Welcome to the Halloween edition of the Cavalcade of Risk! It’s the 220th Cav that’s been posted since the series began in 2006, and there’s always lots of good stuff to read.
Technology is awesome
Let’s start things off with an update on a new use for drones (they’re going to be everywhere sooner or later, so if you’ve got an idea for how to use them, better get to work on branding it soon!) Hank Stern of InsureBlog describes how drones can potentially be used by P&C carriers to get aerial images of disaster areas, particularly when there’s a significant area involved and compromised infrastructure makes it difficult to send in enough boots-on-the-ground adjusters.
At Health Business Blog, David Williams interviews Covidien’s Chief Medical Officer, Dr. Mike Tarnoff, about minimally invasive surgery (MIS). MIS has been being perfected over the last several years, and yet reliance on it is still low in some areas and open surgeries still dominate in some areas where MIS has proven to be effective. Tarnoff discusses some of the reasons for this, including the fact that some surgeons warn their patients away from MIS because of potential risks. But as with any medical procedure, risk is minimized when skilled professionals are involved.
At Workers’ Comp Insider, Julie Ferguson brings us a comprehensive review of the intersection of workers’ comp and Ebola. Her post is jam-packed with information and links, and is a great resource for anyone curious about how workers’ comp is and could be impacted by Ebola. Although the likelihood of an outbreak of any significant size here in the US is extremely low, and Julie noted in an email that “any quarantines should start with the media who are creating hysteria! Situation is bad enough without irresponsible media and pre-election fear mongering!” I couldn’t agree more Julie!
Continuing with the workers’ comp theme, Michael Stack of Workers Comp Resource Center explains what to do – and what not to do – when filling out a claim form. Michael uses real examples of claims that have been submitted and points out how much more useful they would be to everyone involved if they included more detail. The more information you can provide to the adjustor in the initial report, the better. Plus, it’s better to get everything reported as soon as possible, while everyone involved is still present and has a clear memory of what happened. Don’t be vague on worker’s comp forms!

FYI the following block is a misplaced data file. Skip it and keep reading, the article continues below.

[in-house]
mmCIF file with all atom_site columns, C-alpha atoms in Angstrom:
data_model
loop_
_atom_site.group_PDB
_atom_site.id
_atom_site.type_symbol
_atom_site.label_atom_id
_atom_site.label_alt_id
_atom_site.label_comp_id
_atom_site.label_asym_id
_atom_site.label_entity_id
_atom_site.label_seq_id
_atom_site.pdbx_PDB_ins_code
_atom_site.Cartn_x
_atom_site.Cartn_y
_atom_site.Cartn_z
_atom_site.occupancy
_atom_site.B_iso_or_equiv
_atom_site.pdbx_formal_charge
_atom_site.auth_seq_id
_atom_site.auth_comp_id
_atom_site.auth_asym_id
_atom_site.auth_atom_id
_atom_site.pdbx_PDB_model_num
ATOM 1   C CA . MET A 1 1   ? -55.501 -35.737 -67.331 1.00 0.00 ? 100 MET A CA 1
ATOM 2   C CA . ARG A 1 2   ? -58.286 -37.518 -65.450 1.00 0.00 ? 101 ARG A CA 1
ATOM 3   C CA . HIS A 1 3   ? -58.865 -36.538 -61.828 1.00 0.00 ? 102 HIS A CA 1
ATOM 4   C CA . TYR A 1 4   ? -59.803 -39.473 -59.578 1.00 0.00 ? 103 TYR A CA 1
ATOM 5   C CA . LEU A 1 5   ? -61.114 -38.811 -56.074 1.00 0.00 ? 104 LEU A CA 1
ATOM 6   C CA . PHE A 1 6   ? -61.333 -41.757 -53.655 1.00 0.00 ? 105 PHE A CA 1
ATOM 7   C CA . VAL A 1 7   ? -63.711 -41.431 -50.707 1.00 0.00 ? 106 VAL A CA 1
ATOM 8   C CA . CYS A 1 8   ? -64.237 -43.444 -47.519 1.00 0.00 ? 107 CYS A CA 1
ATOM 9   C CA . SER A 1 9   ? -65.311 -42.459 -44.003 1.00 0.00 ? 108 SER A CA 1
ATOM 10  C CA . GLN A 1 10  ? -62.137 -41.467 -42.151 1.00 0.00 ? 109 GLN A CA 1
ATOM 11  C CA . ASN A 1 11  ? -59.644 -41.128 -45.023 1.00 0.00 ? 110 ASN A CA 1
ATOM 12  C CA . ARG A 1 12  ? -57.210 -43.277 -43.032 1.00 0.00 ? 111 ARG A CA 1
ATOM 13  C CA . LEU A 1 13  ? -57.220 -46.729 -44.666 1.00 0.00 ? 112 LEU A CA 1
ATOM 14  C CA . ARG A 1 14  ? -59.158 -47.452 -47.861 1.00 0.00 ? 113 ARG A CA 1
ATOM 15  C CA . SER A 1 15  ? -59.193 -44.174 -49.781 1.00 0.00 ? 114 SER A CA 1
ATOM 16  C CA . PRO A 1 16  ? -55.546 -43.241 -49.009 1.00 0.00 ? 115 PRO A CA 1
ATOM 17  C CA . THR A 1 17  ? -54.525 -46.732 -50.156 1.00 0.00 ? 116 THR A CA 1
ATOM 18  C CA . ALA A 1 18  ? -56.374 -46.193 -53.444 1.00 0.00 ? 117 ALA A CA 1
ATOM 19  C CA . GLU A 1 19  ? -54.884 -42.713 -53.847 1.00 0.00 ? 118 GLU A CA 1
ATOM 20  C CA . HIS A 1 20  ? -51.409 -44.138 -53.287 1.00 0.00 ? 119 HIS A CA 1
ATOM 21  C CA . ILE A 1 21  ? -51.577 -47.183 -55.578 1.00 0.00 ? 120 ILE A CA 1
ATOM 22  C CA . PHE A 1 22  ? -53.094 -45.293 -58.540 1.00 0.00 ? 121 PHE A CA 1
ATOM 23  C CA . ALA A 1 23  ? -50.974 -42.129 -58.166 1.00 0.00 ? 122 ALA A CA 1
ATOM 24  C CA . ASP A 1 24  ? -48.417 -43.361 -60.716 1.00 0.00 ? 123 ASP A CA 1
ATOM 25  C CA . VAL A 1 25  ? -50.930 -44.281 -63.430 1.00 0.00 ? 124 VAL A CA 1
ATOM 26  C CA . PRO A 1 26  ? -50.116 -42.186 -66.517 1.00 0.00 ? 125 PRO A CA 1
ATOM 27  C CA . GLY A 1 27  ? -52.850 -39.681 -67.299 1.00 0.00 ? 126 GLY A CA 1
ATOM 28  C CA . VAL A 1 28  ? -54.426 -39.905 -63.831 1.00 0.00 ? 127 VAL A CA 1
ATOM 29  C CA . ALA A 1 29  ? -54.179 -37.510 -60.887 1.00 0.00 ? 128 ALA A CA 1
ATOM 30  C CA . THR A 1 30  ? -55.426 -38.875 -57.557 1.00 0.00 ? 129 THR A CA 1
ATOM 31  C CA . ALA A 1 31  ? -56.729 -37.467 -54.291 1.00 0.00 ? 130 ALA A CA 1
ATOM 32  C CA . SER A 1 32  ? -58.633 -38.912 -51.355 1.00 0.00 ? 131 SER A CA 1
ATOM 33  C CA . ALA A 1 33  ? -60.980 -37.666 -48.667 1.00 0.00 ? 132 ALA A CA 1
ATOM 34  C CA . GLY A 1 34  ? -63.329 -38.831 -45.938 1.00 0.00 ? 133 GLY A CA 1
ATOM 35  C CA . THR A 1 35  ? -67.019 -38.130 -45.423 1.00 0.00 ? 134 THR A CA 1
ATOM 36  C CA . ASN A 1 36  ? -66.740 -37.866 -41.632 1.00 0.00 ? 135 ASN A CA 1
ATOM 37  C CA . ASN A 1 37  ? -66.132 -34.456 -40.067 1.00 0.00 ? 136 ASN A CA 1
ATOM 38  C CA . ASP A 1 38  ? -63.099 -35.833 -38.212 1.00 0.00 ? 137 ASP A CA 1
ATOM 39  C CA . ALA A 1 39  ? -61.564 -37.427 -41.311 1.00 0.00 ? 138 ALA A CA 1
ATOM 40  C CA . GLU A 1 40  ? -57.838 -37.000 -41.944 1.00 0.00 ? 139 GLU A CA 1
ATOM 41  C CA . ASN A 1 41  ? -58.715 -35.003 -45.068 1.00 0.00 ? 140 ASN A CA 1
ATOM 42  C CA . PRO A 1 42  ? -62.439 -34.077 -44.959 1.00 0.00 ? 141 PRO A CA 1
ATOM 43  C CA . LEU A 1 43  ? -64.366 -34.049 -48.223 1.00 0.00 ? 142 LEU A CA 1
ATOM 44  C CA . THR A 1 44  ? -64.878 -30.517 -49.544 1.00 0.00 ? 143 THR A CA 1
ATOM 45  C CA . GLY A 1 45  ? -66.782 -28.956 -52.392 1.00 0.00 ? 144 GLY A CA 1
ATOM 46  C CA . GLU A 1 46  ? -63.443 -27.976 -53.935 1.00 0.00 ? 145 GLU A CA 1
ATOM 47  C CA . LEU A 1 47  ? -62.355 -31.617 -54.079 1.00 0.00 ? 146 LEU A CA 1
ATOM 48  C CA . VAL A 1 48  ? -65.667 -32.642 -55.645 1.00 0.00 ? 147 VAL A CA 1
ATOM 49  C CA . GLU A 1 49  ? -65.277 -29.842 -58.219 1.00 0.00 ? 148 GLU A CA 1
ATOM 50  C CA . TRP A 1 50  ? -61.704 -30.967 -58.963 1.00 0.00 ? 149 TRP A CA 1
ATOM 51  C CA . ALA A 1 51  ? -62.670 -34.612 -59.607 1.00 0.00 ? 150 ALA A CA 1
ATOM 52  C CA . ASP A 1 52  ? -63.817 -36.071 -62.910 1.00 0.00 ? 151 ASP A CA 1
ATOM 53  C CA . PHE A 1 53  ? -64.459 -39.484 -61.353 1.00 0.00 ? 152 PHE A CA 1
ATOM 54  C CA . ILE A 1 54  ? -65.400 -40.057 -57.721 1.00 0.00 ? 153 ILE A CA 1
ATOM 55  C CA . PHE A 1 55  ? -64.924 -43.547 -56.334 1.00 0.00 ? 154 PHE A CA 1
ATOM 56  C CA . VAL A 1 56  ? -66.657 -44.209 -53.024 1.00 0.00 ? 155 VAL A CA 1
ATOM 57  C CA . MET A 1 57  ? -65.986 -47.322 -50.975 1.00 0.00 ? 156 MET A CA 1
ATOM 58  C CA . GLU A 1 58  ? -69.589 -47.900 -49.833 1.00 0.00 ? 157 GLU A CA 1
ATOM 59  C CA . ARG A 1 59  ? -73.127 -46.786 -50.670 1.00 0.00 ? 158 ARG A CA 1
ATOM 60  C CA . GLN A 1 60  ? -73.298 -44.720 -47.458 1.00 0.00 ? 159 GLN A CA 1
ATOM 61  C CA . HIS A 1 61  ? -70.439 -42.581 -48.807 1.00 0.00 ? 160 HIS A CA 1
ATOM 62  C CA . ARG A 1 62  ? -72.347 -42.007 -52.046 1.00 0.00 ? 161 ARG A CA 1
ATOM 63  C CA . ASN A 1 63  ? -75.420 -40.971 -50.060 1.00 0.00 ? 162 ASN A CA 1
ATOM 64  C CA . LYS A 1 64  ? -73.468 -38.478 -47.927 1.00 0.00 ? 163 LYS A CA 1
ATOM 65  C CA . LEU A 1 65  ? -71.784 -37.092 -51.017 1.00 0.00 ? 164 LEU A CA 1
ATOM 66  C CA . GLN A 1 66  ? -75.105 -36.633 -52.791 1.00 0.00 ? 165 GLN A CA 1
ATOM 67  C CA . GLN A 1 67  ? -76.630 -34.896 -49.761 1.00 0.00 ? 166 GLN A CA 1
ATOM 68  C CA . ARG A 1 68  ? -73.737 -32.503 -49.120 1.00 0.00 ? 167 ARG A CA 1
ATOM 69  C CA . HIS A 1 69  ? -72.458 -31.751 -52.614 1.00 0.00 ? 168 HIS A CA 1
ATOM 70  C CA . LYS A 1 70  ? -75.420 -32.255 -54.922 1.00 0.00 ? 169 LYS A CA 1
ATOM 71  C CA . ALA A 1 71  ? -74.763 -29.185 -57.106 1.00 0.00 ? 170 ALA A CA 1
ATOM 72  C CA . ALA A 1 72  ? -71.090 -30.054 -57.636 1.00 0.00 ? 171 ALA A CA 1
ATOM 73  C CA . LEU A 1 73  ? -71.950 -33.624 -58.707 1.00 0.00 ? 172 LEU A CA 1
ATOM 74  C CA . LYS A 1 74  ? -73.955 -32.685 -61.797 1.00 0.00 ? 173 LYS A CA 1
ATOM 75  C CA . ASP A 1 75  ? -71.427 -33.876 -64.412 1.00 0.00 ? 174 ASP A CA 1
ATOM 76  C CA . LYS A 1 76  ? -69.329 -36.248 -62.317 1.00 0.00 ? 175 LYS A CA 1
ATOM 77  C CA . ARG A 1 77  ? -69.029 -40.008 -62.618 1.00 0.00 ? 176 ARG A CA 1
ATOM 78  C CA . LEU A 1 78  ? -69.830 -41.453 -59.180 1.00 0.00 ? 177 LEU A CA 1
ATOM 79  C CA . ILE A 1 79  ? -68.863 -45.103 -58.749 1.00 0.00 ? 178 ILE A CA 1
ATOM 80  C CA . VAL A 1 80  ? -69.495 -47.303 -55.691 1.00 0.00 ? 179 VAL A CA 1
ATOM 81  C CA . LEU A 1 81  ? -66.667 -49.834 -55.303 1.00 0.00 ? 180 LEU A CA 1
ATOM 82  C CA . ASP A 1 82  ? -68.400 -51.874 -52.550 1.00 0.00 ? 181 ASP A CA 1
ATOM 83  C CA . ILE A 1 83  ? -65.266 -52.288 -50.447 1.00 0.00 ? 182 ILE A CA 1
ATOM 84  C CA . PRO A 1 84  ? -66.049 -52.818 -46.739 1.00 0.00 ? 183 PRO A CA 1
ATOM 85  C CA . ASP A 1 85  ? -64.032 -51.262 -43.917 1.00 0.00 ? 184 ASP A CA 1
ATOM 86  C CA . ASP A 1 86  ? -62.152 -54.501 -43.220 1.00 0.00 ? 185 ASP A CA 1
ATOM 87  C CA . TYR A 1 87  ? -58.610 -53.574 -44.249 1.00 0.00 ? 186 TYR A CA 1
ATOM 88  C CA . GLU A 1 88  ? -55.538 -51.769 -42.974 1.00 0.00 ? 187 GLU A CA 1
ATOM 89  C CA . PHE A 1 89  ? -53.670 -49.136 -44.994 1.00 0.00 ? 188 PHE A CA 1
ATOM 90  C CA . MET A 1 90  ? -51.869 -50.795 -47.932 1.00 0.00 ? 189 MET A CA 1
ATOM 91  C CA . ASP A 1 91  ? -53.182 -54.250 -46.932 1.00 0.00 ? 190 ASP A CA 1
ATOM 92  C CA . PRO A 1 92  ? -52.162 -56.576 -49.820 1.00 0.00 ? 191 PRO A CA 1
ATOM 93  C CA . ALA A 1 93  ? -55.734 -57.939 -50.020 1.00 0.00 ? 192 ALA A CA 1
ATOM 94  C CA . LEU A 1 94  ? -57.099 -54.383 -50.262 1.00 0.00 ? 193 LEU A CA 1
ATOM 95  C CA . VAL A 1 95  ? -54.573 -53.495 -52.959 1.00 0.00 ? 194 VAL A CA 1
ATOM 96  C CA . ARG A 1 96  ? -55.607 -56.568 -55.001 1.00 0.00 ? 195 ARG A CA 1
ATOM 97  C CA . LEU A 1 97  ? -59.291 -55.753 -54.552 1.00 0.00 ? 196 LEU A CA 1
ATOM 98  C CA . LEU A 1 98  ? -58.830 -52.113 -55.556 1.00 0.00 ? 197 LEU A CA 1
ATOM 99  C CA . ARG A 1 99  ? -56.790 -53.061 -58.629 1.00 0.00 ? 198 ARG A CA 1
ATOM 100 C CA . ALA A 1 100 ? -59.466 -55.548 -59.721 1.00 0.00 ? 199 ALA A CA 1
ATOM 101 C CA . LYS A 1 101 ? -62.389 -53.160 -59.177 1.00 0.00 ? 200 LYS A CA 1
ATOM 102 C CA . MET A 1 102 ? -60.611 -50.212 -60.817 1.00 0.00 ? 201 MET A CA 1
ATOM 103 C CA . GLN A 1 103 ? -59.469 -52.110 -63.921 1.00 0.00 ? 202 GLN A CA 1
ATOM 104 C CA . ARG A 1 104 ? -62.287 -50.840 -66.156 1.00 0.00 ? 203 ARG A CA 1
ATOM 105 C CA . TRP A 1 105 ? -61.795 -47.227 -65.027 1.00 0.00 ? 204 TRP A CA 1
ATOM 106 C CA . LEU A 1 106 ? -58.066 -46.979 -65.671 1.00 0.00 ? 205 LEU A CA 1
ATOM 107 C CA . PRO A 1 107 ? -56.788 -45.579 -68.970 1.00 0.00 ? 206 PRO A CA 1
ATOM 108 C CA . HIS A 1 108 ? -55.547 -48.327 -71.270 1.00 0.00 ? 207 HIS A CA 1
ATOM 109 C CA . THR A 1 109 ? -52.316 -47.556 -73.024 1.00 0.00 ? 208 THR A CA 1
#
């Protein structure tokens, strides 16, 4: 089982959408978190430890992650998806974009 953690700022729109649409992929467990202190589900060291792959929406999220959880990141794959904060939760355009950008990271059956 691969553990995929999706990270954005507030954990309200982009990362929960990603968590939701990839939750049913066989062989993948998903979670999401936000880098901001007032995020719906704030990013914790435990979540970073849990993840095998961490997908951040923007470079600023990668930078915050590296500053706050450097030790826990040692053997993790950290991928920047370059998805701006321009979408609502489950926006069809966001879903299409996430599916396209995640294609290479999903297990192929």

Regulations – they keep on coming
Russell Hutchinson of Chatswood Consulting explains why there is still a need for financial advisers. Although some see the future of finance heading in more of an online, DIY direction, Russell notes that even though online services are increasingly available and high quality, things like life insurance are increasingly regulated and complex, creating a very real need for knowledgeable financial advisers. We’ve seen the same thing here in the US with health insurance. Although the ACA has done a tremendous amount to regulate the insurance industry and create numerous consumer protections, our clients have just as many questions as ever – maybe even more. Although people can complete the process of enrolling through the exchange on their own, personal assistance is still a very popular service that brokers provide (and there’s no cost to use a broker!)
The Healthcare Economist, Jason Shafrin, explains the regulatory tsunami that is impacting physicians’ reimbursements rates with Medicare. There are a lot of new regulations aimed at making the system more efficient, producing better outcomes for patients, and saving money. I have no doubt that once everyone gets through the learning curves associated with the new regulations, most of them will prove to be beneficial. But for doctors currently in the thick of figuring out the various reporting they need to do and the regulations to which they need to conform, I’m sure it can seem like their entire day revolves around policy adaptations.
Our own entry for this edition of the Cavalcade is all about the upcoming health insurance policy cancellations in Colorado. There are about 22,000 people whose coverage will be ending, although they’re all eligible to purchase any plan they want – through the exchange or off-exchange – during the open enrollment that runs from November 15 to February 15. The policy cancellations are mostly from Humana, since the carrier opted not to renew grandmothered plans again for 2015. There’s another significant chunk from SeeChange, because that carrier has become financially insolvent. And almost all of the remaining policies that are being cancelled are limited benefit plans – they were never a good substitute for real health insurance in the first place, and most of their policy-holders will qualify for significant subsidies to offset the cost of coverage purchased in the exchange.
That’s it for this edition. Have a happy and safe Halloween!